I guess it depends.
I'll answer this on the presumption that your invention is patentable. Note that not everything is, but deciding whether your particular invention is patentable is the job of a patent professional, or at least some more research than falls under the scope of this question. I'm also leaving out anything pertaining to Alice, and patentability of software in general. That's a pretty broad topic, and you'd likely be best to speak with a patent professional about that as well.
Another really important thing to think about is that the United States offers a one-year grace period on patenting something post-public-disclosure, but other countries don't. You say you developed this a year ago, so if it was actually 366 days ago that you launched, or if you're looking for a patent in a country other than the United States, you've already lost your rights to patent anything you announced or made publicly visible at that time. If you're constantly improving or bringing in new features, and those are what you want to patent, that's not an issue.
First off, when talking about software, you should ensure you understand the differences between copyrighting and patenting your application. Even that sentence simplifies the matter a bit more than I'd like for it to. I won't get into copyrights, but in essence, registering a copyright (and you don't, strictly speaking, need to register it) will protect you from people stealing your code verbatim. Legal practice is always more complicated than legal theory, but that's the fundamental conceit.
A patent offers you protection, and I imagine you know this, to stop others from performing your invention, as described in the patent's claims. That means you'll have control over the algorithm--or whatever it is you're looking to obtain a patent on. In a pure open-source project, that may or may not matter. Particularly if you're going for the MIT license, or something similar that offers other developers a lot of rights, having a patent will probably just cost you money and not gain you anything.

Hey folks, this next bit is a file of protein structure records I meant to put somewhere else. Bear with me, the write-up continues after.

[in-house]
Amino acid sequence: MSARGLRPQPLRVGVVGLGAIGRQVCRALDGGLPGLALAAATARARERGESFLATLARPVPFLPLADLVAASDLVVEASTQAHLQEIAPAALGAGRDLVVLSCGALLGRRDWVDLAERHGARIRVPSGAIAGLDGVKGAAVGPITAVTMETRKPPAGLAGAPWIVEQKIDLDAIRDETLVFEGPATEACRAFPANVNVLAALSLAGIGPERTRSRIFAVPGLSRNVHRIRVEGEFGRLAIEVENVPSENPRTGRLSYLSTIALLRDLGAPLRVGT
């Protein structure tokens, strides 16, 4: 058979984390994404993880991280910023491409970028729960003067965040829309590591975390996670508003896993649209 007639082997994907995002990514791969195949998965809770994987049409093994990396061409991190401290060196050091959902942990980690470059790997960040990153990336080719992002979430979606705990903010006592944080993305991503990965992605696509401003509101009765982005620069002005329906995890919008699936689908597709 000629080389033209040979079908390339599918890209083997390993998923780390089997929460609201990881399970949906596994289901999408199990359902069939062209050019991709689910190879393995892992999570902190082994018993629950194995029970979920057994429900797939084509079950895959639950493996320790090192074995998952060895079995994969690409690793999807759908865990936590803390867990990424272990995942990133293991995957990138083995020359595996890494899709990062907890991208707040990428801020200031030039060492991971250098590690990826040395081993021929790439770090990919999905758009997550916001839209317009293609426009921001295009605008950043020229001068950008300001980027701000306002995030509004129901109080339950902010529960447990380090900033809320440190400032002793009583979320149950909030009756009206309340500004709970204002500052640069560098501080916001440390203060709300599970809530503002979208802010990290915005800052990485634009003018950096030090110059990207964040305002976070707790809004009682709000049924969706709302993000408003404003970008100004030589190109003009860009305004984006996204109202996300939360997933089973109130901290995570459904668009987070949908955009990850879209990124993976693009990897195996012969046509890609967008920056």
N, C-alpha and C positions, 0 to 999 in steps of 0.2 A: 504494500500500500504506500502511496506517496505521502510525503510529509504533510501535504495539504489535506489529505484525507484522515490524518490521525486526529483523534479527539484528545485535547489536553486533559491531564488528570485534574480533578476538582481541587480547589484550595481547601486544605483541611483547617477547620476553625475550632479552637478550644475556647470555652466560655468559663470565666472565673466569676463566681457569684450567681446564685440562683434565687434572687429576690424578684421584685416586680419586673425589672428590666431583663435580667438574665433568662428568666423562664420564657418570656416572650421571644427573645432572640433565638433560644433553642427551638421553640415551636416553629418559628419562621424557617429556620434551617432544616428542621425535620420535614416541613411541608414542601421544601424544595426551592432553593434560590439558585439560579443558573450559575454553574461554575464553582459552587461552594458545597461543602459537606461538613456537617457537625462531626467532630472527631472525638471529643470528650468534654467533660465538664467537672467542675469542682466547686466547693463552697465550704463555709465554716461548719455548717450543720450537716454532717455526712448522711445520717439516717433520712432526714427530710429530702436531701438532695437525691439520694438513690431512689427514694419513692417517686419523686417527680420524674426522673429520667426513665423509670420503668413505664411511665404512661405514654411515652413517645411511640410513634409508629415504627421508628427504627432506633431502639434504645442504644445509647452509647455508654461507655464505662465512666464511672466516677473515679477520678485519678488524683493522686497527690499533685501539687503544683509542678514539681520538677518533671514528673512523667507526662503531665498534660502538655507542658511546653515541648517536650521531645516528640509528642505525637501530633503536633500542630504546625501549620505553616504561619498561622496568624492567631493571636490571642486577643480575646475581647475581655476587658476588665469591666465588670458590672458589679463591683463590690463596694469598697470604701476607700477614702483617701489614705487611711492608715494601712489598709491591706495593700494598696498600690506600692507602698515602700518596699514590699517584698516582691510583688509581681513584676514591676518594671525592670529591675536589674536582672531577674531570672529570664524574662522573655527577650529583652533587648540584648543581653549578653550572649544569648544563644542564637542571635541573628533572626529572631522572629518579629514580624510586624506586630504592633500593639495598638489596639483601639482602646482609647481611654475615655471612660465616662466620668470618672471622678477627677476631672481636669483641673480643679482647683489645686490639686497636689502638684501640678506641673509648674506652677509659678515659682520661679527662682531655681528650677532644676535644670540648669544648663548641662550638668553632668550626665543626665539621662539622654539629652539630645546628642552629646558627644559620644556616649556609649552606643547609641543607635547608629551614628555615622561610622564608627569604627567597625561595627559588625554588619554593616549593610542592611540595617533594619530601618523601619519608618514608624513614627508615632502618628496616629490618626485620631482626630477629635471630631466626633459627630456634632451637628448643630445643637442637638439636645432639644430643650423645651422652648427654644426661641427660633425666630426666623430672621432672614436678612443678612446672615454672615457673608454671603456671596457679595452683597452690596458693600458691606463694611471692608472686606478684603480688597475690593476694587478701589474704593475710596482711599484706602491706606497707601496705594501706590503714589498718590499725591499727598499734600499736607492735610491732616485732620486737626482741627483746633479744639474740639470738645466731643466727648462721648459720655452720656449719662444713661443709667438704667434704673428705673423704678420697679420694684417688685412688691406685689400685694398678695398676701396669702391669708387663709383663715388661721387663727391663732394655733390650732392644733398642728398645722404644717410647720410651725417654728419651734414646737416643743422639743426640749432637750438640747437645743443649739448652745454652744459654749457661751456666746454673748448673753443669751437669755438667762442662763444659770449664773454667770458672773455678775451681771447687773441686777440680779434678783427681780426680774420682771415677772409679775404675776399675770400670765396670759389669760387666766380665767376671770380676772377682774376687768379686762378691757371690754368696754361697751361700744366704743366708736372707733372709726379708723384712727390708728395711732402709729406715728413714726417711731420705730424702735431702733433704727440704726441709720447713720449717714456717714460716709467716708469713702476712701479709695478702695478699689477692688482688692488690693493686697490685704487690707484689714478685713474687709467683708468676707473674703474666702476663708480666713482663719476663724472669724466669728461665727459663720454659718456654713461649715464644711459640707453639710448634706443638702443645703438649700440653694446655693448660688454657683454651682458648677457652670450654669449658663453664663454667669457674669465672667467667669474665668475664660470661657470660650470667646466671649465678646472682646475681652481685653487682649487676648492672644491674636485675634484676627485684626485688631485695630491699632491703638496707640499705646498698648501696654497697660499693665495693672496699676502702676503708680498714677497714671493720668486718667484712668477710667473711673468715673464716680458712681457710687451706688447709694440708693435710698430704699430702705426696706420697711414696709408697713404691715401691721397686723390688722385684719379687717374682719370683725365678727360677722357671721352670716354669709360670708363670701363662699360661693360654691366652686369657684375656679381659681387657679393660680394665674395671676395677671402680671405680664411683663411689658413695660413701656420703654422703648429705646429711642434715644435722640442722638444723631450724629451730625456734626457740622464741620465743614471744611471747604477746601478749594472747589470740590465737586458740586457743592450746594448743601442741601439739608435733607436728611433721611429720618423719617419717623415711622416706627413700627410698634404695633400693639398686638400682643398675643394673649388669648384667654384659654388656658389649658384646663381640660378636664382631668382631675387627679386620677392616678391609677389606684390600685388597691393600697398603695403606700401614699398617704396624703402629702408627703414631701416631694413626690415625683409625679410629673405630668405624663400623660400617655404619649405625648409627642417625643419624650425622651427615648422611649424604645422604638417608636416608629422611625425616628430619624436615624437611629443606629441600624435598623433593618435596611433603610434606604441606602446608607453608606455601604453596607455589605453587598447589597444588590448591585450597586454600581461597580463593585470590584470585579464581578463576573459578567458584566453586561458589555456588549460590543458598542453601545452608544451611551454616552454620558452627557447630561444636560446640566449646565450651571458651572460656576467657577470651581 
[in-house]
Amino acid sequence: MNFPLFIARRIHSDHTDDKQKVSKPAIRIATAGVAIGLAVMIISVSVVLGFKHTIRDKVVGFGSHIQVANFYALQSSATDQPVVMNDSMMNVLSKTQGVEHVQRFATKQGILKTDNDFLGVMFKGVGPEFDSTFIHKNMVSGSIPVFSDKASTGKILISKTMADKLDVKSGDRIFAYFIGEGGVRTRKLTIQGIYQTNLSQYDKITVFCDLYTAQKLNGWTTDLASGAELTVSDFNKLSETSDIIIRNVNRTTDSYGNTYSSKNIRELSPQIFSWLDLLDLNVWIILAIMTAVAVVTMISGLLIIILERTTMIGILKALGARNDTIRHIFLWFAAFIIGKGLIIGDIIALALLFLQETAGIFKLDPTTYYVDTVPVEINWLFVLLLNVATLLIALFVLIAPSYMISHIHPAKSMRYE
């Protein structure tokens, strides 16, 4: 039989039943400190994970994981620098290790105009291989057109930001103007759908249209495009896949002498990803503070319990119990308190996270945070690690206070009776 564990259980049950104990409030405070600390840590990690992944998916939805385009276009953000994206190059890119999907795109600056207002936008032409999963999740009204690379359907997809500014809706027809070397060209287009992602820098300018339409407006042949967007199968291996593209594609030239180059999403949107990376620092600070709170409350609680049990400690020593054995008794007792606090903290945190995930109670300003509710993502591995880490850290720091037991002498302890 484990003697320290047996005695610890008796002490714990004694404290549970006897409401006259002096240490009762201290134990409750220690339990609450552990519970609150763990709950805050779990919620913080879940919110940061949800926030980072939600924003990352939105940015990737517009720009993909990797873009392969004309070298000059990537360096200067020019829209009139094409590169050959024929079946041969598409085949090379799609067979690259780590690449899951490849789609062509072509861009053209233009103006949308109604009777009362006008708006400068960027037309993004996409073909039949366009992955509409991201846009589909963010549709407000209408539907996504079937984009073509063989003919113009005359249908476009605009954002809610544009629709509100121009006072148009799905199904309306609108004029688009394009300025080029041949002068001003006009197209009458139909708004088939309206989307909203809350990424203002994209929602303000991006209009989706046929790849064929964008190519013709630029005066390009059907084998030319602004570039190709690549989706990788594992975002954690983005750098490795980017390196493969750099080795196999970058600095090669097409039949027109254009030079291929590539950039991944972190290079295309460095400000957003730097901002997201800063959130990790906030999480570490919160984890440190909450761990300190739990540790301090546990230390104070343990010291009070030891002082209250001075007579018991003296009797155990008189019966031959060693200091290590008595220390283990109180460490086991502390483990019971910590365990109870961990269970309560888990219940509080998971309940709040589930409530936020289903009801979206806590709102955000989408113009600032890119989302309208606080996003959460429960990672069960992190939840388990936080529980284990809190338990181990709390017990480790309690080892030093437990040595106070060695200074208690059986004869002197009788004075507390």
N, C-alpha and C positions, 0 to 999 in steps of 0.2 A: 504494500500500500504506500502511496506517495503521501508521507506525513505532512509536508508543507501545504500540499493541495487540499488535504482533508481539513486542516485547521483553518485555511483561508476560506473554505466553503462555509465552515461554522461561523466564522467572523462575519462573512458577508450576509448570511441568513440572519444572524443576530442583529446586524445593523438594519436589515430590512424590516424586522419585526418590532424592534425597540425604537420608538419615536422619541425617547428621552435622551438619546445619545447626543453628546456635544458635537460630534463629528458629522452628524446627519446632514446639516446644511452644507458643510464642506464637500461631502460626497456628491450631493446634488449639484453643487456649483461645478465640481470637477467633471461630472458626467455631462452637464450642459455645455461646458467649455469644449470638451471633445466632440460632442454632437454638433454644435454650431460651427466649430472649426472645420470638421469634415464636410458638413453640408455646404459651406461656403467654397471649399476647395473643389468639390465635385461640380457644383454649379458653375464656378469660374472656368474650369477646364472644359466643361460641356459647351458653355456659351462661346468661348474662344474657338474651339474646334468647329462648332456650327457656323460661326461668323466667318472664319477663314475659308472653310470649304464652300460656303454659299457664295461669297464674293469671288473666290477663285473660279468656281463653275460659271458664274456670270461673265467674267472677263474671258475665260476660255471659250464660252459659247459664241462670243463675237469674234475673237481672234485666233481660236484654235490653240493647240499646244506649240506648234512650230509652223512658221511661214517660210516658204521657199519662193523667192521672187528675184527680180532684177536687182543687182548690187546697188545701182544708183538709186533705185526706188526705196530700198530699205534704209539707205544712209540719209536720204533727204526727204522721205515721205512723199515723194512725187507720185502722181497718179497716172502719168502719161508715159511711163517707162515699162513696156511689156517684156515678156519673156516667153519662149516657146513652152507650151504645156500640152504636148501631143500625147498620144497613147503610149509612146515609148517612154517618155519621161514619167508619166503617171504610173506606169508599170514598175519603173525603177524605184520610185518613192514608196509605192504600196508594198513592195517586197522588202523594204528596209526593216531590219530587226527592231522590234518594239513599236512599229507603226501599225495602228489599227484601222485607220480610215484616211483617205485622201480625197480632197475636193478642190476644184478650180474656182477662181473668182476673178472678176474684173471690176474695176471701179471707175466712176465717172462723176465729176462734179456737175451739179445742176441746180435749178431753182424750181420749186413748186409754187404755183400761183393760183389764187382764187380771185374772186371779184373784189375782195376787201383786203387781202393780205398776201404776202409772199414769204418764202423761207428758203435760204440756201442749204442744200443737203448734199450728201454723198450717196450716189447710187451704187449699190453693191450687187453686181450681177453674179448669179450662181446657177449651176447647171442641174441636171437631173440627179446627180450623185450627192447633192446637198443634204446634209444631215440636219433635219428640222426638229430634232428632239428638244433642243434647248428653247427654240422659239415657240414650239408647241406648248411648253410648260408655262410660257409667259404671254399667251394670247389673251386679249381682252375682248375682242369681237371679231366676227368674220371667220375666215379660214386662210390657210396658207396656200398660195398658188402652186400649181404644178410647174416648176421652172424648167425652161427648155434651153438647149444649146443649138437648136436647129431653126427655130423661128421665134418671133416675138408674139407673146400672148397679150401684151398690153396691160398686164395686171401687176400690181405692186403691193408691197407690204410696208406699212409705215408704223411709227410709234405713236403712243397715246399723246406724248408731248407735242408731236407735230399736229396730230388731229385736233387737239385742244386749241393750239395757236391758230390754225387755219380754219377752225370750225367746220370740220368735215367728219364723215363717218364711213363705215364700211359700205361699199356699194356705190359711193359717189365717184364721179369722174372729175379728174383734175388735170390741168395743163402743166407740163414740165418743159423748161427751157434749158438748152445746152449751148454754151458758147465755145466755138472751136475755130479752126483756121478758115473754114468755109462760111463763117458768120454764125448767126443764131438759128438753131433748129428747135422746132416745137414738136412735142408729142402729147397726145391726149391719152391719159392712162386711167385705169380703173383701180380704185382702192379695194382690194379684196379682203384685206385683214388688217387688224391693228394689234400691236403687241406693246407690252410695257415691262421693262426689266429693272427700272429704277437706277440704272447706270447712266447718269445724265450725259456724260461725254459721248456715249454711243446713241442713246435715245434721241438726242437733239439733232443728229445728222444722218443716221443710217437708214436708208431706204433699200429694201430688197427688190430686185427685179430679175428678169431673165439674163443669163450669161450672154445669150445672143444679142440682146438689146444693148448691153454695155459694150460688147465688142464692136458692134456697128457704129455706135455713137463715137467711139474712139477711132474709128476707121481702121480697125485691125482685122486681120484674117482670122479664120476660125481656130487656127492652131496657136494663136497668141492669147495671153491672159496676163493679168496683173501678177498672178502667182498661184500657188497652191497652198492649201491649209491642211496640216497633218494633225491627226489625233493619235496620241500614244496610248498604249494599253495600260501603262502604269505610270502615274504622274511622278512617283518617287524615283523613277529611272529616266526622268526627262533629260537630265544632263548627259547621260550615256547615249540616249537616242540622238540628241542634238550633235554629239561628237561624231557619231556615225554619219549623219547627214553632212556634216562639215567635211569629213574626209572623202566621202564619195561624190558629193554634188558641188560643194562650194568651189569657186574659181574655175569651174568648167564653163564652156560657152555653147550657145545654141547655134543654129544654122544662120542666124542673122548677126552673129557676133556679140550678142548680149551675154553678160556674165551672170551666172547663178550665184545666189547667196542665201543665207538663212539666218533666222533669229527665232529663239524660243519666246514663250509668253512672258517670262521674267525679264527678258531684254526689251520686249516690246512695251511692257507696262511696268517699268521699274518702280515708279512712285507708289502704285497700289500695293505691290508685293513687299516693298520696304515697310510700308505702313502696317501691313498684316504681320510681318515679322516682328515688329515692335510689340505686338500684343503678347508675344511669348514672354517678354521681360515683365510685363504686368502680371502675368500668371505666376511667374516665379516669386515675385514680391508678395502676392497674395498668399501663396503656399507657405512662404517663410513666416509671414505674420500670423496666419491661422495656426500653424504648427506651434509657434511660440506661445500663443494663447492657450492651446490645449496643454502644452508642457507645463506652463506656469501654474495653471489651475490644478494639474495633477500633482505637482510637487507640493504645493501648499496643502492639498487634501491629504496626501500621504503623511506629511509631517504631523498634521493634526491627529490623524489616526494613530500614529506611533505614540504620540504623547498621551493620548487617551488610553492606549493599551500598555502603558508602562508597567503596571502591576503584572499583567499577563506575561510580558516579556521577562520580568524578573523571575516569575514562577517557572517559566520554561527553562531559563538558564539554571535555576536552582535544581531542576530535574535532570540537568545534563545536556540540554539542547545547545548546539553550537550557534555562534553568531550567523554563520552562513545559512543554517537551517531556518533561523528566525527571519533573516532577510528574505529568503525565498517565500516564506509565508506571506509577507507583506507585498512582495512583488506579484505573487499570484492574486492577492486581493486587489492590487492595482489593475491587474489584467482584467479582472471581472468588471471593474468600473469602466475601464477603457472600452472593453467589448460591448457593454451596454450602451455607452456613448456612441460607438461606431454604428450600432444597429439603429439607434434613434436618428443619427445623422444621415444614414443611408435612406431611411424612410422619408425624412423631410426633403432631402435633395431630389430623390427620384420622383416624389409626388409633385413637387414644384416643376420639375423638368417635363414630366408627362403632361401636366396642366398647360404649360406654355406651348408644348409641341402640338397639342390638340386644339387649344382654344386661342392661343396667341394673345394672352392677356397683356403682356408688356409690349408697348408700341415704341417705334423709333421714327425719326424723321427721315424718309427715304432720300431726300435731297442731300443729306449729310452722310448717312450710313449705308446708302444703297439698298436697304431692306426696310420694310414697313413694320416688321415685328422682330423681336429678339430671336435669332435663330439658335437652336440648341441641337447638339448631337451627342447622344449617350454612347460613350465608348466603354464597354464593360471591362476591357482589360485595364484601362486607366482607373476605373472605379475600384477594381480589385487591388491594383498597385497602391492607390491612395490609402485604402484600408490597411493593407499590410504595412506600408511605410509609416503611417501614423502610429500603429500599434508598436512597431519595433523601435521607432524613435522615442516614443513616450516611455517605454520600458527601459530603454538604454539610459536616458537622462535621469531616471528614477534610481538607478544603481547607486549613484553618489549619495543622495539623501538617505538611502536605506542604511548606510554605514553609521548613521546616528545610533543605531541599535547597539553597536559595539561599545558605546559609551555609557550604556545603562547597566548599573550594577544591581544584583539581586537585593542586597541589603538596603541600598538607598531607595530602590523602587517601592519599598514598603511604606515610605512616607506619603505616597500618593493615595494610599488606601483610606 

However, you mention commercializing the software. If you're doing that, it can be beneficial to own the rights to stop other people from swooping in and stealing your implementations to sell as their own.
Ultimately, I can't tell you whether a patent is the right way to go or not. It's a business decision. Look at what your invention is, decide whether it's patentable (probably by speaking to a professional to whom you can disclose it), look at how much you intend to make, or how much you'd lose from other people stealing your code, and decide whether the (very approximately) $20,000 a patent might cost over its lifetime would be the best way to spend that money.